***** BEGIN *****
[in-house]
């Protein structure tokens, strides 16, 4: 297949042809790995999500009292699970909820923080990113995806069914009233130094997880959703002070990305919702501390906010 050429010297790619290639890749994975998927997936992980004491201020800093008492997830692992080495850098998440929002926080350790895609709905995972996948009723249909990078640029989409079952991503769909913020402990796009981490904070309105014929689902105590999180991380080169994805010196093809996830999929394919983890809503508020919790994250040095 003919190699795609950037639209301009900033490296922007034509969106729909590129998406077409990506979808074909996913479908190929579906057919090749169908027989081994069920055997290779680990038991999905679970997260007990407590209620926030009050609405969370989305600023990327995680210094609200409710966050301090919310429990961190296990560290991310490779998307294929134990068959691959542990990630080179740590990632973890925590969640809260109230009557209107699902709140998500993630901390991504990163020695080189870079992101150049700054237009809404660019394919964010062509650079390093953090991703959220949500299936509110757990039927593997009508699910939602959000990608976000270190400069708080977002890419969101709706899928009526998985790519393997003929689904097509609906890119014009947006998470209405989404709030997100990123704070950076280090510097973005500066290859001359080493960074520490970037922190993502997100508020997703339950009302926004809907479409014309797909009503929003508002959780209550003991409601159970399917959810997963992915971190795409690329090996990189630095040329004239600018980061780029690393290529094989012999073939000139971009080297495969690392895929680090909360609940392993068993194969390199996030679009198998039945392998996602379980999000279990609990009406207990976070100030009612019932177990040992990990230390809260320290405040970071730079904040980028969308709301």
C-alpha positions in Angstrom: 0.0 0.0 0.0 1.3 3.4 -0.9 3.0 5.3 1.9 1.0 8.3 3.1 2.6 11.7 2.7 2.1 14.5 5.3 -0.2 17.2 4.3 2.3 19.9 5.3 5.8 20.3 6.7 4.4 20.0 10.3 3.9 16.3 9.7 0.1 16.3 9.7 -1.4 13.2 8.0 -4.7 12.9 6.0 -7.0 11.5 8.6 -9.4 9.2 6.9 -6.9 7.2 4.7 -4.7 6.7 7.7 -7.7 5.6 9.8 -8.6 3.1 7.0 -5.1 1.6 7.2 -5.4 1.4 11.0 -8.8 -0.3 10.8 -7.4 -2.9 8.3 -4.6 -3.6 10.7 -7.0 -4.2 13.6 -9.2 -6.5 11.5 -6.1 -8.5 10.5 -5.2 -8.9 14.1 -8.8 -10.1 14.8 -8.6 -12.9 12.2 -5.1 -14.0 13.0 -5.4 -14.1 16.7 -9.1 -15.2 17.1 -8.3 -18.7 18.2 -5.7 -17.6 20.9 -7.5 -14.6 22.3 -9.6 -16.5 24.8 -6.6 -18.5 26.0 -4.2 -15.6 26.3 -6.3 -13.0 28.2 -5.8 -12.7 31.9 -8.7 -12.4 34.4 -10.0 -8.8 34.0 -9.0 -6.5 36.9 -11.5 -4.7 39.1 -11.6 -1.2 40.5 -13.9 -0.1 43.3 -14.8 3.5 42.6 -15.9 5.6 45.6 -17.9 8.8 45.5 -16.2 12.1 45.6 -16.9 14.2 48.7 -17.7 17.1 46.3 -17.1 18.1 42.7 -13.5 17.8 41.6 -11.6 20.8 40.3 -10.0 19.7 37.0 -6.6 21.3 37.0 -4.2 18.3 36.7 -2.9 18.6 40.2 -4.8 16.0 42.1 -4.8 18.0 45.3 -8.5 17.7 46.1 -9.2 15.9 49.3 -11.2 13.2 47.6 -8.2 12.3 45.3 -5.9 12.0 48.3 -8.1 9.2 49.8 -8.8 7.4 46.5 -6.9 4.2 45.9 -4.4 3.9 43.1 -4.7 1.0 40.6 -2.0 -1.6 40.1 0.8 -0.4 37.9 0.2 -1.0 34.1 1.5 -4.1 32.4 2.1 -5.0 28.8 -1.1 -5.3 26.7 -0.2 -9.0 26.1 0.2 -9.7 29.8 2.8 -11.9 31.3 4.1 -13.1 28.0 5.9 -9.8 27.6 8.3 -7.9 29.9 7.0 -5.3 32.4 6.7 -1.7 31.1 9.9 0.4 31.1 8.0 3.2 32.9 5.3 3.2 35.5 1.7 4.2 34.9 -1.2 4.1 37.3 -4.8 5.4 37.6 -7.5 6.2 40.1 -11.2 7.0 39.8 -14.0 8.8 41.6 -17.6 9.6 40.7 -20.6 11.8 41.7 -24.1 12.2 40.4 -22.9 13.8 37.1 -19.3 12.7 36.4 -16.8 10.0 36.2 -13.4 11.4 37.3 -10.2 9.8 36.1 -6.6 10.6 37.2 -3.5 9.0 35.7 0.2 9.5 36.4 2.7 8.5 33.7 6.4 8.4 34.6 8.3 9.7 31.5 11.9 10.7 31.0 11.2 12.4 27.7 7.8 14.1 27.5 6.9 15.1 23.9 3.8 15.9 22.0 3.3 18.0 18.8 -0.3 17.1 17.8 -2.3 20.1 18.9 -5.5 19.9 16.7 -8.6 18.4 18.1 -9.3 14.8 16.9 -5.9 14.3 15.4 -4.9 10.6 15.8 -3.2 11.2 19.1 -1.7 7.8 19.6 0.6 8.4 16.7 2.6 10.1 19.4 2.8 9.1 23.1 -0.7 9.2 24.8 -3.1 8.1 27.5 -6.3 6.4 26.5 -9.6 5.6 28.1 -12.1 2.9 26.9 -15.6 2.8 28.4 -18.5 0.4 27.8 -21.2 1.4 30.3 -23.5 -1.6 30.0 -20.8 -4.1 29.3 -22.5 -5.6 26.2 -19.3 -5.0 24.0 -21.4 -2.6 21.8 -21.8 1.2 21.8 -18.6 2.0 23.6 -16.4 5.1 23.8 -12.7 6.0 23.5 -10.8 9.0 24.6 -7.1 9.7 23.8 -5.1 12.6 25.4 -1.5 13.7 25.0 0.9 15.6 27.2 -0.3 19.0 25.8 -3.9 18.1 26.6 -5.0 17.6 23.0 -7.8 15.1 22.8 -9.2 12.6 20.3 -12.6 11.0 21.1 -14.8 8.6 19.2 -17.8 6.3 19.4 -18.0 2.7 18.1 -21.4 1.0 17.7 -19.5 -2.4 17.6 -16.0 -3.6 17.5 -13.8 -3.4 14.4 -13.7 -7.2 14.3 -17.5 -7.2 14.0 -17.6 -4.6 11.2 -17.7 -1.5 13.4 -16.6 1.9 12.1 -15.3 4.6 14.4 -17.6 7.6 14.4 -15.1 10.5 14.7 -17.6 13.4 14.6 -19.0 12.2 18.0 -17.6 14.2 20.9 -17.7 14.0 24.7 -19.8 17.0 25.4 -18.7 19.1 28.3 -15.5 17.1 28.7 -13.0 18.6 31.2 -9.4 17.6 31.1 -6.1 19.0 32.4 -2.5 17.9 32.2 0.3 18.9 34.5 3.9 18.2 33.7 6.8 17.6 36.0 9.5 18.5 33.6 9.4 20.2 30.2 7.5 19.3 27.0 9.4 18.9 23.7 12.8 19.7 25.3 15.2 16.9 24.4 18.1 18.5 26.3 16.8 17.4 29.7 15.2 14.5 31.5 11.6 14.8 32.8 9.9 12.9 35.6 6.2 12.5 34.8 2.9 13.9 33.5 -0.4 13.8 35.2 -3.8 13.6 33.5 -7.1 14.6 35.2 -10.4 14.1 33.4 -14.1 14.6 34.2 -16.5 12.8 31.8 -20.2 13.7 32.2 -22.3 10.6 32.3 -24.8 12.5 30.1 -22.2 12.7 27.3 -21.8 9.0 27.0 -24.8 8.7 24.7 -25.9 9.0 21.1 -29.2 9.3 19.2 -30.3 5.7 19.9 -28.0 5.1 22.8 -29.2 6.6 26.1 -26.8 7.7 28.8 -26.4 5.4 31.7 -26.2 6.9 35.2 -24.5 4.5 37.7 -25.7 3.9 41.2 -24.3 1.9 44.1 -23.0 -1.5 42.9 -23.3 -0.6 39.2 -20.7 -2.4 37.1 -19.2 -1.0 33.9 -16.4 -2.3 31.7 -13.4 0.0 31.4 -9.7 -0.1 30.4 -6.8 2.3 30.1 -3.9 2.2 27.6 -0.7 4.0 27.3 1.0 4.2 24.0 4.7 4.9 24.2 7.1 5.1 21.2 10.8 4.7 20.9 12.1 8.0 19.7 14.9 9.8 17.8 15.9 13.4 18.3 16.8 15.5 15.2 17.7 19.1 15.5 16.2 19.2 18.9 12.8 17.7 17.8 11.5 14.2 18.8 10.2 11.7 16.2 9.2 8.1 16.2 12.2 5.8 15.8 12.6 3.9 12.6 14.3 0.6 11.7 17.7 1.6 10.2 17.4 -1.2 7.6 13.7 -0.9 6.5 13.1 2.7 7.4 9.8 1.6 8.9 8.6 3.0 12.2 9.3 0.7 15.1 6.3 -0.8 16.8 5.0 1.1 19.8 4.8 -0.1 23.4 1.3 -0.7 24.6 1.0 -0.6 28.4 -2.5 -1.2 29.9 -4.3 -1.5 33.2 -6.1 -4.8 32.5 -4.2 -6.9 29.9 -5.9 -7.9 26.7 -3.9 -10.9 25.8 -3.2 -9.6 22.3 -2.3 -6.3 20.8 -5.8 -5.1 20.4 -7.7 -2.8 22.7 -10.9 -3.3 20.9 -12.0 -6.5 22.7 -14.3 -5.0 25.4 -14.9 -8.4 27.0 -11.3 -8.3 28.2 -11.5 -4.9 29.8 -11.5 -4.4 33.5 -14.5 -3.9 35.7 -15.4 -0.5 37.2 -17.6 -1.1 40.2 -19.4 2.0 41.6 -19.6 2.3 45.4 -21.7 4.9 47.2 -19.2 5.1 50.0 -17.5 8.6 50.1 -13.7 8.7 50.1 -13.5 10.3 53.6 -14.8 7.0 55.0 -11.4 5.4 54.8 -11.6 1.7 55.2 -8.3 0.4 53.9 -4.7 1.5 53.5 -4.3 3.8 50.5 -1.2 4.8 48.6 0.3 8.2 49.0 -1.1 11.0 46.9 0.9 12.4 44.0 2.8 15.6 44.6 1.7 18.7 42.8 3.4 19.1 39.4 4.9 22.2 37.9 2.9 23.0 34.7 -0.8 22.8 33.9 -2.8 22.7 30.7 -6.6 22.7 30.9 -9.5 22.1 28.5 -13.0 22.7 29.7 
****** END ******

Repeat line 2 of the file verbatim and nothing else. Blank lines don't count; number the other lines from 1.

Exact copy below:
């Protein structure tokens, strides 16, 4: 297949042809790995999500009292699970909820923080990113995806069914009233130094997880959703002070990305919702501390906010 050429010297790619290639890749994975998927997936992980004491201020800093008492997830692992080495850098998440929002926080350790895609709905995972996948009723249909990078640029989409079952991503769909913020402990796009981490904070309105014929689902105590999180991380080169994805010196093809996830999929394919983890809503508020919790994250040095 003919190699795609950037639209301009900033490296922007034509969106729909590129998406077409990506979808074909996913479908190929579906057919090749169908027989081994069920055997290779680990038991999905679970997260007990407590209620926030009050609405969370989305600023990327995680210094609200409710966050301090919310429990961190296990560290991310490779998307294929134990068959691959542990990630080179740590990632973890925590969640809260109230009557209107699902709140998500993630901390991504990163020695080189870079992101150049700054237009809404660019394919964010062509650079390093953090991703959220949500299936509110757990039927593997009508699910939602959000990608976000270190400069708080977002890419969101709706899928009526998985790519393997003929689904097509609906890119014009947006998470209405989404709030997100990123704070950076280090510097973005500066290859001359080493960074520490970037922190993502997100508020997703339950009302926004809907479409014309797909009503929003508002959780209550003991409601159970399917959810997963992915971190795409690329090996990189630095040329004239600018980061780029690393290529094989012999073939000139971009080297495969690392895929680090909360609940392993068993194969390199996030679009198998039945392998996602379980999000279990609990009406207990976070100030009612019932177990040992990990230390809260320290405040970071730079904040980028969308709301």